This celebrated book was written by its author, both in Latin and English, and was afterwards translated into High Dutch, Low Dutch, French, and Spanish, and probably into other languages. It has always been esteemed a very ingenious defence of the principles of Quakerism, even by those who deny the doctrines which it endeavours to establish. The author was born at Edinburgh in 1648, and received part of his education at the Scots College in Paris, where his uncle was principal. His father became one of the earliest converts to the new sect, and from his example, the son seems to have been induced to tread in his steps. He died on the 3d of October, 1690, in the 42d year of his age.

In truth's pursuit, to cause delay,
Throw golden apples in his way.

Place me, O Heav'n, in some retreat;
There let the serious death-watch beat,
There let me self in silence shun,
To feel thy will, which should be done.

Then comes the Spirit to our hut,
When fast the senses' doors are shut;
For so divine and pure a guest
The emptiest rooms are furnish'd best.

O Contemplation! air serene!
From damps of sense, and fogs of spleen!
Pure mount of thought! thrice holy ground,
Where grace, when waited for, is found.

Here 'tis the soul feels sudden youth,
And meets exulting, virgin Truth;
Here, like a breeze of gentlest kind,
Impulses rustle through the mind;
Here shines that light with glowing face,
The fuse divine, that kindles grace;
Which, if we trim our lamps, will last,
"Till darkness be by dying past.
And then goes out at end of night,
Extinguish'd by superior light.

Ah me! the heats and colds of life, Pleasure's and pain's eternal strife, Breed stormy passions, which confin'd, Shake, like th' Æolian cave, the mind, And raise despair; my lamp can last, Plac'd where they drive the furious blast.

False eloquence! big empty sound! Like showers that rush upon the ground! Little beneath the surface goes, All streams along, and muddy flows. This sinks, and swells the buried grain, And fructifies like southern rain.

His art, well hid in mild discourse, Exerts persuasion's winning force, And nervates so the good design, That king Agrippa's case is mine.

Well-natur'd, happy shade forgive! Like you I think, but cannot live. Thy scheme requires the world's contempt, That from dependence life exempt; And constitution fram'd so strong, This world's worst climate cannot wrong. Not such my lot, not Fortune's brat, 1 live by pulling off the hat; Compell'd by station every hour To bow to images of power; And in life's busy scenes immers'd, See better things, and do the worst.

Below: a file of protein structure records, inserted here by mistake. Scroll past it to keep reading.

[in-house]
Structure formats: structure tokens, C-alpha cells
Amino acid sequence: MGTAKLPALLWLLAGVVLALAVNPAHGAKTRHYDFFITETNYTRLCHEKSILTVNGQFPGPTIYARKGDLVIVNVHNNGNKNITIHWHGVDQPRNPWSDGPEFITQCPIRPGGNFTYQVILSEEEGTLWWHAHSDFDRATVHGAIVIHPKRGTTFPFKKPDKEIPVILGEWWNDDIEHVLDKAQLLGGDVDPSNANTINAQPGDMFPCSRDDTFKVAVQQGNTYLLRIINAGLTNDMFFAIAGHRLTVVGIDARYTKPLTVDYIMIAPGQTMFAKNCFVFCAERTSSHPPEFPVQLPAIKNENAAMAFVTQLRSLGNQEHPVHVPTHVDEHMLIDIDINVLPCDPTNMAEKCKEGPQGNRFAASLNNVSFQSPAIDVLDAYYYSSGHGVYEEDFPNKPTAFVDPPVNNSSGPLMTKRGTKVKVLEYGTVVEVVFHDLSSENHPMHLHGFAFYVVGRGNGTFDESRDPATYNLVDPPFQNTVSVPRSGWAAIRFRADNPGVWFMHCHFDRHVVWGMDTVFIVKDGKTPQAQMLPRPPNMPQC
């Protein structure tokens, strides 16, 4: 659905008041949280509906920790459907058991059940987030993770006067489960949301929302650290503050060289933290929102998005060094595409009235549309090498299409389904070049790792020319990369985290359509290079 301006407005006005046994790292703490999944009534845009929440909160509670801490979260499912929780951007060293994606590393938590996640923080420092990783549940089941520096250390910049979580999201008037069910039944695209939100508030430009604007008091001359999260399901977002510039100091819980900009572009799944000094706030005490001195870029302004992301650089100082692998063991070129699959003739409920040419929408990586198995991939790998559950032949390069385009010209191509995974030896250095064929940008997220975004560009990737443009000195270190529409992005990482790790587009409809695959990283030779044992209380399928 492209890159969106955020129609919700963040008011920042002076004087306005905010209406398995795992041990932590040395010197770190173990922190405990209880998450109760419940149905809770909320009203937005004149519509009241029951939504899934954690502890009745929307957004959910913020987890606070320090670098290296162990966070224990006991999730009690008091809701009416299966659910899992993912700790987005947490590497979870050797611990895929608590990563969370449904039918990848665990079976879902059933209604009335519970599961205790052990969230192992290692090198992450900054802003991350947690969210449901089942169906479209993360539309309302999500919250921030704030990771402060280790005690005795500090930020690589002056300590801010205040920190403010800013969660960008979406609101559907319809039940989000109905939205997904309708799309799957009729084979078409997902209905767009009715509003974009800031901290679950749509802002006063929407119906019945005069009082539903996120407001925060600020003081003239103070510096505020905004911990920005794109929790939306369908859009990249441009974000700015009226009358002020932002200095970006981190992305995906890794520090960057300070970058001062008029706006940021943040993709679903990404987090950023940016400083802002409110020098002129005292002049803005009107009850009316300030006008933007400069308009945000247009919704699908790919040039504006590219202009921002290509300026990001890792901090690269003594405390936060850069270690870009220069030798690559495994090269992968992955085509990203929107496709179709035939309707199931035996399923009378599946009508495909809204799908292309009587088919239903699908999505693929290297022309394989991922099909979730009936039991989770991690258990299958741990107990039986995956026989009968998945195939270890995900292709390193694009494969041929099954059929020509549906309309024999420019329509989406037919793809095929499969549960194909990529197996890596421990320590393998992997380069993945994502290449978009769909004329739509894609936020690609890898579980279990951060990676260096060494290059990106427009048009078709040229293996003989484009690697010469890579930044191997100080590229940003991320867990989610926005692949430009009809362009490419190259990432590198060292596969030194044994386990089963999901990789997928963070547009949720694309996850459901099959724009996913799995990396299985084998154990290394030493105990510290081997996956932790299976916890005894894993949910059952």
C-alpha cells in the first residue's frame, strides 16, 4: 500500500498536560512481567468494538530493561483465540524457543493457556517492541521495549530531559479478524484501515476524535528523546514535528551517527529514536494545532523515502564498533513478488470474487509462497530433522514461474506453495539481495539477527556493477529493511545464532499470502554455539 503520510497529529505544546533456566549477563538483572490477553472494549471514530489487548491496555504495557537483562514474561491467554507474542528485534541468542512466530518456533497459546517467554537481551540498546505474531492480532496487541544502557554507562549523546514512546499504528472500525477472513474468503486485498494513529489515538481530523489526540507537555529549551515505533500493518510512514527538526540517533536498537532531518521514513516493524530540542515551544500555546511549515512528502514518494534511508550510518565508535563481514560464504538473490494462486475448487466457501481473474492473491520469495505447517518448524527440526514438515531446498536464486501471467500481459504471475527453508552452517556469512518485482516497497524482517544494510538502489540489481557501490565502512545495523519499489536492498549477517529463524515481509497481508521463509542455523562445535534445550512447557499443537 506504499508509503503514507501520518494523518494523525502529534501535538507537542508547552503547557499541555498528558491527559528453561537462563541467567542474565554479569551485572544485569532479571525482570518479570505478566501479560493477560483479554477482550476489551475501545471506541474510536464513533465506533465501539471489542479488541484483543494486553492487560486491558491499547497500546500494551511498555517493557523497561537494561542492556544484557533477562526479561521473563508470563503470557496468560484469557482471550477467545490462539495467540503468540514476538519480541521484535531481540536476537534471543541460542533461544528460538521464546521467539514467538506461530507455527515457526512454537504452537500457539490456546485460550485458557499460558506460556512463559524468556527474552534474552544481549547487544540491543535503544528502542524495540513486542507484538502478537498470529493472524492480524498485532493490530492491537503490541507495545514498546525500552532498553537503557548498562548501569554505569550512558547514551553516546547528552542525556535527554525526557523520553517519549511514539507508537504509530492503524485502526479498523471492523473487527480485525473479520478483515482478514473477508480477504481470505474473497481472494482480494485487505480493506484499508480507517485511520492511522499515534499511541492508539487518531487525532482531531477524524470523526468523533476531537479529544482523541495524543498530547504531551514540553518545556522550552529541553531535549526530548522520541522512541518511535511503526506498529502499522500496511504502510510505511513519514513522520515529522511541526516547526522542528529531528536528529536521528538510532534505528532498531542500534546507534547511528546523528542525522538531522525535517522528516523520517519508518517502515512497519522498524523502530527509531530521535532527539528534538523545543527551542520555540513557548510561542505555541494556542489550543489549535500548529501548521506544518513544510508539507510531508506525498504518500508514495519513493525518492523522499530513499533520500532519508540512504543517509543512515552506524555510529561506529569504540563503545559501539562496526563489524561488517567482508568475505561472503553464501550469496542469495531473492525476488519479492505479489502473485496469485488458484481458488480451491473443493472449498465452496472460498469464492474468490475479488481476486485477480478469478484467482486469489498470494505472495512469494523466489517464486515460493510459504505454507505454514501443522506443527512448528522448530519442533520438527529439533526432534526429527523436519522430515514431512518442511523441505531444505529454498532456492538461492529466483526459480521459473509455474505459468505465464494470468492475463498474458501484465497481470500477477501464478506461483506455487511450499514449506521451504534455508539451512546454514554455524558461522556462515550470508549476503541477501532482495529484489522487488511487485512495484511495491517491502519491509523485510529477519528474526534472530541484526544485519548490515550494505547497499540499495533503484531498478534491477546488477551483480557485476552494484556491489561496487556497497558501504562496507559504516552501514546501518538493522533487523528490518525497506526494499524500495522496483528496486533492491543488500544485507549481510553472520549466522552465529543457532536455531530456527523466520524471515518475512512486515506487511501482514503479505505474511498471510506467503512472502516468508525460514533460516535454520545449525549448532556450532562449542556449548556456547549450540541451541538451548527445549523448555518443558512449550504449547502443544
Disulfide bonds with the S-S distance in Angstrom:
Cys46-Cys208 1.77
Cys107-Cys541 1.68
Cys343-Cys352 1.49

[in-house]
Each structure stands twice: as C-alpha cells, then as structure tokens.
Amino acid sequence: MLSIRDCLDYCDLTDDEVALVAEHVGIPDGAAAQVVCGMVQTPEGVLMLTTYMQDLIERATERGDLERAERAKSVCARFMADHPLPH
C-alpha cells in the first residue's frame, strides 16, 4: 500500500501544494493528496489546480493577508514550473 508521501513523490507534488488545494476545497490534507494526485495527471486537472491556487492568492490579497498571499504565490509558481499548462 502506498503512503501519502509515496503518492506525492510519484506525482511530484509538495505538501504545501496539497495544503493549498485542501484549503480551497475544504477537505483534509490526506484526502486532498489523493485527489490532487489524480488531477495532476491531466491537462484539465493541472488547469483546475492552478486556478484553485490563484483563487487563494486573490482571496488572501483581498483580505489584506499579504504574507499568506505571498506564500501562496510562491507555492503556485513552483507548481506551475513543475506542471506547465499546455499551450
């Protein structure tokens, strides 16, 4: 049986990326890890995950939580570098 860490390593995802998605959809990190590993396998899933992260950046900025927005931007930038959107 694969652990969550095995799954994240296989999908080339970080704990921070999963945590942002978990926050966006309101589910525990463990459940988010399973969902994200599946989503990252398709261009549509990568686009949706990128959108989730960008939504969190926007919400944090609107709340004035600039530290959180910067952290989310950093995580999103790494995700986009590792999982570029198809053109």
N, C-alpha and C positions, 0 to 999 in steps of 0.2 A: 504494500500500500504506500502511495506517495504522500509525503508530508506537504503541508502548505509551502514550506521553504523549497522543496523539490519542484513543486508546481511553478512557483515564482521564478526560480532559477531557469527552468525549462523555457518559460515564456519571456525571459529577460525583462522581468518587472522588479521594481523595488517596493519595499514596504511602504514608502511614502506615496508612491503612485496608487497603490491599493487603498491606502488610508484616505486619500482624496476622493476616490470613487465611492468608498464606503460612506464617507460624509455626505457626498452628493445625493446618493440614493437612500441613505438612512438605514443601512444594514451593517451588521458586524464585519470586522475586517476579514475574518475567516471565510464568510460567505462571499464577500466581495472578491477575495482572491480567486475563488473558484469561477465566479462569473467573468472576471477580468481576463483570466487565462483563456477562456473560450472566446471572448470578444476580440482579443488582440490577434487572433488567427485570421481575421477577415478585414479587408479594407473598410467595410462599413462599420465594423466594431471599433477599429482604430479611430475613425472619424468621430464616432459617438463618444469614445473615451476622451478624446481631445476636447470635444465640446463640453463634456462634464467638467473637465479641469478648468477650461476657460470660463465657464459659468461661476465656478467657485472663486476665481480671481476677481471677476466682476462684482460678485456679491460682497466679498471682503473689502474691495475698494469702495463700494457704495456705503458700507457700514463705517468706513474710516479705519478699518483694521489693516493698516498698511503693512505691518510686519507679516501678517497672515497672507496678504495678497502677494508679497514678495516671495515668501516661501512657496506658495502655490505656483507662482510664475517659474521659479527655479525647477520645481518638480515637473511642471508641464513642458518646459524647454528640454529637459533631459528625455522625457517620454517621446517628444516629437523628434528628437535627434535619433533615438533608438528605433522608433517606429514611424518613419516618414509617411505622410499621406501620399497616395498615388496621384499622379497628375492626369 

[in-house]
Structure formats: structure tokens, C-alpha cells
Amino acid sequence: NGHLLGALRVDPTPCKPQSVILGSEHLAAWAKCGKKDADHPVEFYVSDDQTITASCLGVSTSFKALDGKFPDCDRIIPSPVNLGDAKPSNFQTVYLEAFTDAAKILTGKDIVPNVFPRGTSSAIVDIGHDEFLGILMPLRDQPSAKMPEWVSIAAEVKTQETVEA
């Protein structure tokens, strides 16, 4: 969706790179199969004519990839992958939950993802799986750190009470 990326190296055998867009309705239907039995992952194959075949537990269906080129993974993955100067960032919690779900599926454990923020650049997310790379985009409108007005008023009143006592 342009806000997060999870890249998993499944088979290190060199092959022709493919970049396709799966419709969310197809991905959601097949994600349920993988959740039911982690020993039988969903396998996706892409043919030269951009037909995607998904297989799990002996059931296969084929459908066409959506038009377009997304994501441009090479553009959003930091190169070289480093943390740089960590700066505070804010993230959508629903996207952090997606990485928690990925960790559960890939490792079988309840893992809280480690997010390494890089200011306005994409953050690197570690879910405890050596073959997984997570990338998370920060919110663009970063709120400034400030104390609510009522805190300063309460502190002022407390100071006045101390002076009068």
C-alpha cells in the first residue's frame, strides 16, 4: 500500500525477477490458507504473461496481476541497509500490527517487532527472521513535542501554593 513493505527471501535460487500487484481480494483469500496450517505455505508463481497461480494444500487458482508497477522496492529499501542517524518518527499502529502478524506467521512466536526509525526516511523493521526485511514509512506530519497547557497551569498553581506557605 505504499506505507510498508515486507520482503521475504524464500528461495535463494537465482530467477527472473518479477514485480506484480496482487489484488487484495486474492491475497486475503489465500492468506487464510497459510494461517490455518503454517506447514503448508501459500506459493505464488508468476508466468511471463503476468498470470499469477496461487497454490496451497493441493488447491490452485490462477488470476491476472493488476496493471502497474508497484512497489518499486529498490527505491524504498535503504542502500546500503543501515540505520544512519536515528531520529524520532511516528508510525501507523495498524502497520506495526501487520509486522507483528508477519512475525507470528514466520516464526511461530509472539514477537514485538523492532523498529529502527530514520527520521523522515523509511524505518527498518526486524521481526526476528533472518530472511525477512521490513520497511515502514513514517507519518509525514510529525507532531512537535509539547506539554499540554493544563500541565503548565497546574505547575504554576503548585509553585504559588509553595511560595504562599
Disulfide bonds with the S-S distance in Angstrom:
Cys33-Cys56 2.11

Eloquent Want, whose reasons sway, And make ten thousand truths give way, While I your scheme with pleasure trace, Draws near, and stares me in the face. "Consider well your state," she cries, "Like others kneel, that you may rise; Hold doctrines, by no scruples vex'd, To which preferment is annex'd; Nor madly prove, where all depends, Idolatry upon your friends. See, how you like my rueful face, Such you must wear, if out of place. Crack'd is your brain to turn recluse Without one farthing out at use. They, who have lands, and safe bank-stock, With faith so founded on a rock,

May give a rich invention ease,
And construe scripture how they please.

"The honour'd prophet that of old, Us'd Heav'n's high counsels to unfold, Did, more than courier angels, greet The crows, that brought him bread and meat,"

THE GROTTO'.

WRITTEN BY MR. GREEN, UNDER THE NAME OF PETER DRAKE, A FISHERMAN OF BRENTFORD. PRINTED IN THE YEAR 1732, BUT NOT PUBLISHED.

Scilicet hic possis curvo dignoscere rectum, Atque inter silvas Academi quærere verum. Hor.

Our wits Apollo's influence beg, The Grotto makes them all with egg: Finding this chalkstone in my nest, I strain, and lay among the rest. ADIEU awhile, forsaken flood, To ramble in the Delian wood, And pray the god my well-meant song May not my subject's merit wrong.

Say, father Thames, whose gentle pace Gives leave to view what beauties grace Your flow'ry banks, if you have seen The much-sung Grotto of the queen. Contemplative, forget awhile Oxonian towers, and Windsor's pile, And Wolsey's pride2 (his greatest guilt) And what great William since has built; And flowing fast by Richmond scenes, (Honour'd retreat of two great queens 3) From Sion-house4, whose proud survey Brow-beats your flood, look cross the way, And view, from highest swell of tide, The milder scenes of Surry side.